Order. I have received a copy of this motion. It reached me immediately before my coming to the house, and I have read it carefully.
The standing order under which this motion is made is standing order 31 which reads:
(1) Leave to make a motion for the adjournment of the house (when made for the purpose of discussing a definite matter of urgent public importance) must be asked after the ordinary daily routine of business (standing order 15) has been concluded and before notices of motions or orders of the day are entered upon.
(2) The member desiring to make such a motion rises in his place, asks leave to move the adjournment of the house for the purpose of discussing a definite matter of urgent public importance, and states the matter.
All of which has been dlone.
Duration of Parliament
(3) He then hands a written statement of the matter proposed to be discussed to the Speaker, who, if he thinks it in order and of urgent public importance, reads it out and asks whether the member has the leave of the house. If objection is taken, the Speaker requests those members who support the motion to rise in their places-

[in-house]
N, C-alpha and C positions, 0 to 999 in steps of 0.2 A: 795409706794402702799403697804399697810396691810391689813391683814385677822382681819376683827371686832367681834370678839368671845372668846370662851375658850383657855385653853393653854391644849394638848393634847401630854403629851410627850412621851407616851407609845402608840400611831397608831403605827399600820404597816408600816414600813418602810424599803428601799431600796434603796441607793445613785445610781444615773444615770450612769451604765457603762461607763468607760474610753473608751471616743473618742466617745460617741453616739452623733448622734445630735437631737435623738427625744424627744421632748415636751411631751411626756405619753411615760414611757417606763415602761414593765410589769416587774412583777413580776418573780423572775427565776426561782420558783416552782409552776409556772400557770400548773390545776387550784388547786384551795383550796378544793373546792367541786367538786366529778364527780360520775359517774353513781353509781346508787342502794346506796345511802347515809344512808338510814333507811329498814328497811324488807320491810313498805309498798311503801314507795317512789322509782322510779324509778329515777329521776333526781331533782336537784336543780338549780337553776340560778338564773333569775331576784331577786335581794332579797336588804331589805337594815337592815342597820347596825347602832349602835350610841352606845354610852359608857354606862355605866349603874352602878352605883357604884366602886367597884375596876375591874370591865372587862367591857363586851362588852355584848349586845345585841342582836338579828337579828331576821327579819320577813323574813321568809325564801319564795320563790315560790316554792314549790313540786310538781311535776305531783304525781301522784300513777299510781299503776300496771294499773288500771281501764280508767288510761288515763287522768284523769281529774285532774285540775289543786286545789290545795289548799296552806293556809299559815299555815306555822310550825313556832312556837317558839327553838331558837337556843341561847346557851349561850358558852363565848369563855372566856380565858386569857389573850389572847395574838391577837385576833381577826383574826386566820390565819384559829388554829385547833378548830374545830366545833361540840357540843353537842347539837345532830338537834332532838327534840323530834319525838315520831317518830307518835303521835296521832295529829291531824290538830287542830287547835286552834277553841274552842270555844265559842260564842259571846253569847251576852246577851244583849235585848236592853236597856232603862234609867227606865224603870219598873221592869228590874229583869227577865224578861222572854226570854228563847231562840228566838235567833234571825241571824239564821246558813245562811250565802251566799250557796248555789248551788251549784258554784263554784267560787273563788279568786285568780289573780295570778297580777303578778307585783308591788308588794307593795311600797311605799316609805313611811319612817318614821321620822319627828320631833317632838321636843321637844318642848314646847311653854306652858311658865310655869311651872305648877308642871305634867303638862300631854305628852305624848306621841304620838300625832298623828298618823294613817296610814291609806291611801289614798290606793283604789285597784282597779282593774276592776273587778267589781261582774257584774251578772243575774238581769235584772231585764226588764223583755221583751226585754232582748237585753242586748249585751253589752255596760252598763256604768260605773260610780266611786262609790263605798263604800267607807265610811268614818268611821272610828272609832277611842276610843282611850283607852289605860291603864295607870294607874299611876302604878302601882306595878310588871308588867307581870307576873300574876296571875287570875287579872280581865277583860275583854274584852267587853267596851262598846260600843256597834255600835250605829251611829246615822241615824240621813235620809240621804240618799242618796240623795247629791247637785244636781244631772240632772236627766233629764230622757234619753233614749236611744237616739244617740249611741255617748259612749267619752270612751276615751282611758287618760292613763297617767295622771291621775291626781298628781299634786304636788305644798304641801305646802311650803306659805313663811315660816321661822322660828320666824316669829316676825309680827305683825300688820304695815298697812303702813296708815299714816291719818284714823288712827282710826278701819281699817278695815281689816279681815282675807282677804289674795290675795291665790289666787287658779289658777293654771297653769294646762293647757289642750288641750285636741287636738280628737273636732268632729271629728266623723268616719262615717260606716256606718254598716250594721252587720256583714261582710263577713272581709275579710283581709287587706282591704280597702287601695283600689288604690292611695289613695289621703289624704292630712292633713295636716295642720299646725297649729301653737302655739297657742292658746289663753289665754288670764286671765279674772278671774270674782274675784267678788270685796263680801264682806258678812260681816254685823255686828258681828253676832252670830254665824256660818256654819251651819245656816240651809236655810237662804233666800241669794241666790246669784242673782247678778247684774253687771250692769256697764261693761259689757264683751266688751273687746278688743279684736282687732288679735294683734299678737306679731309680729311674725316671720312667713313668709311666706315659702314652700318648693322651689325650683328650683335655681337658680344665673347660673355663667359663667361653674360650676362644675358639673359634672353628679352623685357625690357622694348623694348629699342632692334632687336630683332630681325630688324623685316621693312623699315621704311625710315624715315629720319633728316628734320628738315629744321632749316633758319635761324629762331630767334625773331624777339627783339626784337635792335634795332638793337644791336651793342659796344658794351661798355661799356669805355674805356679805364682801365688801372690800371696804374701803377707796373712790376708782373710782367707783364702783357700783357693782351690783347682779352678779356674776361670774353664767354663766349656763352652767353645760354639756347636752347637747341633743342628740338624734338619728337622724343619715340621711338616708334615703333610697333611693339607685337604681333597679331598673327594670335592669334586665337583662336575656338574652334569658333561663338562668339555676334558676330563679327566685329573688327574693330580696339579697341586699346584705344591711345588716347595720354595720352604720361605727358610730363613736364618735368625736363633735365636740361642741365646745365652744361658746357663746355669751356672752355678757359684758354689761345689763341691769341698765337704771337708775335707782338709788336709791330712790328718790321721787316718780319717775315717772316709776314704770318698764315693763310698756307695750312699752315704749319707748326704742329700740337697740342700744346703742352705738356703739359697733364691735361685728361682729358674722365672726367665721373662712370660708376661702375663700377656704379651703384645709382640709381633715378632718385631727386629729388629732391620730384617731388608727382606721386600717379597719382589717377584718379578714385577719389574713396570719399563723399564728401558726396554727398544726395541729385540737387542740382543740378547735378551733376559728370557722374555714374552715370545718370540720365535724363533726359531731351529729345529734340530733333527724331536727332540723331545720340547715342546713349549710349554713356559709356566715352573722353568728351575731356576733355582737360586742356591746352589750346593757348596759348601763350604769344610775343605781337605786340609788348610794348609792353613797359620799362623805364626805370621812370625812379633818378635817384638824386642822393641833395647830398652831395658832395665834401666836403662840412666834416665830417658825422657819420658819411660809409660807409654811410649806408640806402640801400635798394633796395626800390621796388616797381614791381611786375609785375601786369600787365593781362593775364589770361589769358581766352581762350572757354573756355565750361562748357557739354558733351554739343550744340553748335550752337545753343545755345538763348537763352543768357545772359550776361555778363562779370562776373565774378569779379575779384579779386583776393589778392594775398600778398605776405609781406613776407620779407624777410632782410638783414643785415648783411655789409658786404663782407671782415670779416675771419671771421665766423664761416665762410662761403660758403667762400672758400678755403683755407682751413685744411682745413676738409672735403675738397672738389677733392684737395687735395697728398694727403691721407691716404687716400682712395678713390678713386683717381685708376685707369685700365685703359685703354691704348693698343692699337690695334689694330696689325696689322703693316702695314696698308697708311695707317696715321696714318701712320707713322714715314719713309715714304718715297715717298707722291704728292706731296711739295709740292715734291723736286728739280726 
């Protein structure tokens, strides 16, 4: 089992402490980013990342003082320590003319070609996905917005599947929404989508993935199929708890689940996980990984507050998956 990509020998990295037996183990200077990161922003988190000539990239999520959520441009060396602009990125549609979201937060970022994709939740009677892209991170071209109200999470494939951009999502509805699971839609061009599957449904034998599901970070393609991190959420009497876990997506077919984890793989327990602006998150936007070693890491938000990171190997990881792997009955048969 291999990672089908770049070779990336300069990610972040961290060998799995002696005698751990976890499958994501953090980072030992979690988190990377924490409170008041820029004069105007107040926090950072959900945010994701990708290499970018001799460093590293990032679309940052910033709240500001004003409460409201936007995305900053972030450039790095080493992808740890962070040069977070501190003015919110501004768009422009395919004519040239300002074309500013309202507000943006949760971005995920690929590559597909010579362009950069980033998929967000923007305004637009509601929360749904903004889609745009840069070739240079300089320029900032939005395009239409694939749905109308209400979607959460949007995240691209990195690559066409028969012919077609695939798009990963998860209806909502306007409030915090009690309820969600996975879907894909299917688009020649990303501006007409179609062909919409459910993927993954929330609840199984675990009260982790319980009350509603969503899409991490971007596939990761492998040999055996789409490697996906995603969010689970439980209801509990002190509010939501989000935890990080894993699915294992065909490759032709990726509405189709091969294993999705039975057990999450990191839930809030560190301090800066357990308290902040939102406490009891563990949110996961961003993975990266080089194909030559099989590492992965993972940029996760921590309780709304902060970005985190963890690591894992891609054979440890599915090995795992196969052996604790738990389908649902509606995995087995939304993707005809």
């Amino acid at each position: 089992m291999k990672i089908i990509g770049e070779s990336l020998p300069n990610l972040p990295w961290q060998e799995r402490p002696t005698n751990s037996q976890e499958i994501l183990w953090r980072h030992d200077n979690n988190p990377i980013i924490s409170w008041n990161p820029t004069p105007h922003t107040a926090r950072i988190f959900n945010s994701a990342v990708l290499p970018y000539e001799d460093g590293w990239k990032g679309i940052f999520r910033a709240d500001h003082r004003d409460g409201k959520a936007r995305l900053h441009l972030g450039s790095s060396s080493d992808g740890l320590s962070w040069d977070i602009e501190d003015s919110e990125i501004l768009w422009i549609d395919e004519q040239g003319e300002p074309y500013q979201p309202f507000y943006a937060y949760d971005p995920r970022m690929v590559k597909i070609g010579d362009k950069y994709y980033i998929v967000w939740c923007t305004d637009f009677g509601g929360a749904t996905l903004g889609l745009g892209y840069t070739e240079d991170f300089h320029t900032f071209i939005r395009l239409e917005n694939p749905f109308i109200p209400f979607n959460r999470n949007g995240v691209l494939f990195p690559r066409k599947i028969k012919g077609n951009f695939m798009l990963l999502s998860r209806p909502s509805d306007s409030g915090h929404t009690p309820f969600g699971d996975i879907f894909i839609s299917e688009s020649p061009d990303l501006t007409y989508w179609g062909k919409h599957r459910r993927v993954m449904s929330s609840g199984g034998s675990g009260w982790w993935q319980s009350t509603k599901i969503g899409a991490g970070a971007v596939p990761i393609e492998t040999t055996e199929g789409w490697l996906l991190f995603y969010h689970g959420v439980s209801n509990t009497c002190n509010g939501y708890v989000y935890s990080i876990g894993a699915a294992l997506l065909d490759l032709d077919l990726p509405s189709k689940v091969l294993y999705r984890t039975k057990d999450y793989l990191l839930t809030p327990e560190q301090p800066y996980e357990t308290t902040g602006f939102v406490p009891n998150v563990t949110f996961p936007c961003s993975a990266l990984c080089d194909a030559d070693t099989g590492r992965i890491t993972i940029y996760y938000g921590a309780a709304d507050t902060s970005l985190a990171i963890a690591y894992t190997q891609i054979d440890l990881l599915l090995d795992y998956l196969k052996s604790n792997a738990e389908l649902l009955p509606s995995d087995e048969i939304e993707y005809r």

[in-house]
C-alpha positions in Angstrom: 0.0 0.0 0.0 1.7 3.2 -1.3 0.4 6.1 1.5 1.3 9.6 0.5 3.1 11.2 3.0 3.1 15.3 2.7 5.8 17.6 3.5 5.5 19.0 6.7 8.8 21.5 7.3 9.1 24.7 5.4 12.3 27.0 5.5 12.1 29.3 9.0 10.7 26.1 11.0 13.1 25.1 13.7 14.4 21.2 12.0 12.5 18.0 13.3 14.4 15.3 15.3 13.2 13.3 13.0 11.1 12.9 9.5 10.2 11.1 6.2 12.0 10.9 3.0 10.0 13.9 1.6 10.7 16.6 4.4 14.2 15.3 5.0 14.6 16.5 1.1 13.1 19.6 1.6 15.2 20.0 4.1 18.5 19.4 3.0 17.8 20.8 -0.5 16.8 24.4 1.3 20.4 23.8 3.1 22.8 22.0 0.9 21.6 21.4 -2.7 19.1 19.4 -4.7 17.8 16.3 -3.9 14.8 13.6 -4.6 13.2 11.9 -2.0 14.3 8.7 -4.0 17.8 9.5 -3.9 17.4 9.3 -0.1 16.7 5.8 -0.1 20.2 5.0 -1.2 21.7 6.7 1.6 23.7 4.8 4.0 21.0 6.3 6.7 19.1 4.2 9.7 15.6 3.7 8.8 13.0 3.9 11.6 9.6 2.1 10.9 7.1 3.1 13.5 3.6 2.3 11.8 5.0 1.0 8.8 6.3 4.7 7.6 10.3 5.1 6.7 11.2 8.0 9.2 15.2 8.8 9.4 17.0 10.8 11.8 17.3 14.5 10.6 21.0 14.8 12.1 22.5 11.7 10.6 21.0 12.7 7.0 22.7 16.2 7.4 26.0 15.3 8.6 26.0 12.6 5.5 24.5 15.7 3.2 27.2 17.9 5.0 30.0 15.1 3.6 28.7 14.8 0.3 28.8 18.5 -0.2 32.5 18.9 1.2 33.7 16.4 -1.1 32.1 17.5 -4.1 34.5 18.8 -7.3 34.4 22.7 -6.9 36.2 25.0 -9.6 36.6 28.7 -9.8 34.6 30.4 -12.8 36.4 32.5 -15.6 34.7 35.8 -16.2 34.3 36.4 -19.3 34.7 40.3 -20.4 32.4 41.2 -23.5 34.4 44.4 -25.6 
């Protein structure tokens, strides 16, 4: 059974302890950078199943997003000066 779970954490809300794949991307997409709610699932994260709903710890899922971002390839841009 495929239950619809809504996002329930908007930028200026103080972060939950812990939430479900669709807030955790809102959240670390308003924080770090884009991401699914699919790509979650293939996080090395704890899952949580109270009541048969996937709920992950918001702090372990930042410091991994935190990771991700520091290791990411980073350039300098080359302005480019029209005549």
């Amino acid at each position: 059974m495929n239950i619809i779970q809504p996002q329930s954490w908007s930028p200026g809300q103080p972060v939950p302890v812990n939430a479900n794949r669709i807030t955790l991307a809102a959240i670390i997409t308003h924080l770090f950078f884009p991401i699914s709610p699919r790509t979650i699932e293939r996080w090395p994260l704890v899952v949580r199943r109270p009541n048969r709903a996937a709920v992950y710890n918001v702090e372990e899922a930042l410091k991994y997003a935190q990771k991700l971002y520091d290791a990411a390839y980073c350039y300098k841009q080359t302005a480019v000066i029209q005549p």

And so on. My difficulty in reading over this motion is with regard1 to the degree of urgency. It is the responsibility of the Speaker to decide whether there is that degree of urgency which would justify sncn a motion being discussed. I would ask the hon. gentleman to give me some idea as to why he considers there is that degree of urgency in the motion before the house.
I would also point out to the hon. member that when the house goes into committee of supply he will have the right then to discuss that which is contained in the motion. But I want to be satisfied about the degree of urgency, and I frankly confess to the hon, member that I have considerable doubt in my mind that there is that degree of urgency which would justify me in giving him leave to move his motion. However,, in fairness to the hon. member I would be glad to hear him on the question of the degree of urgency.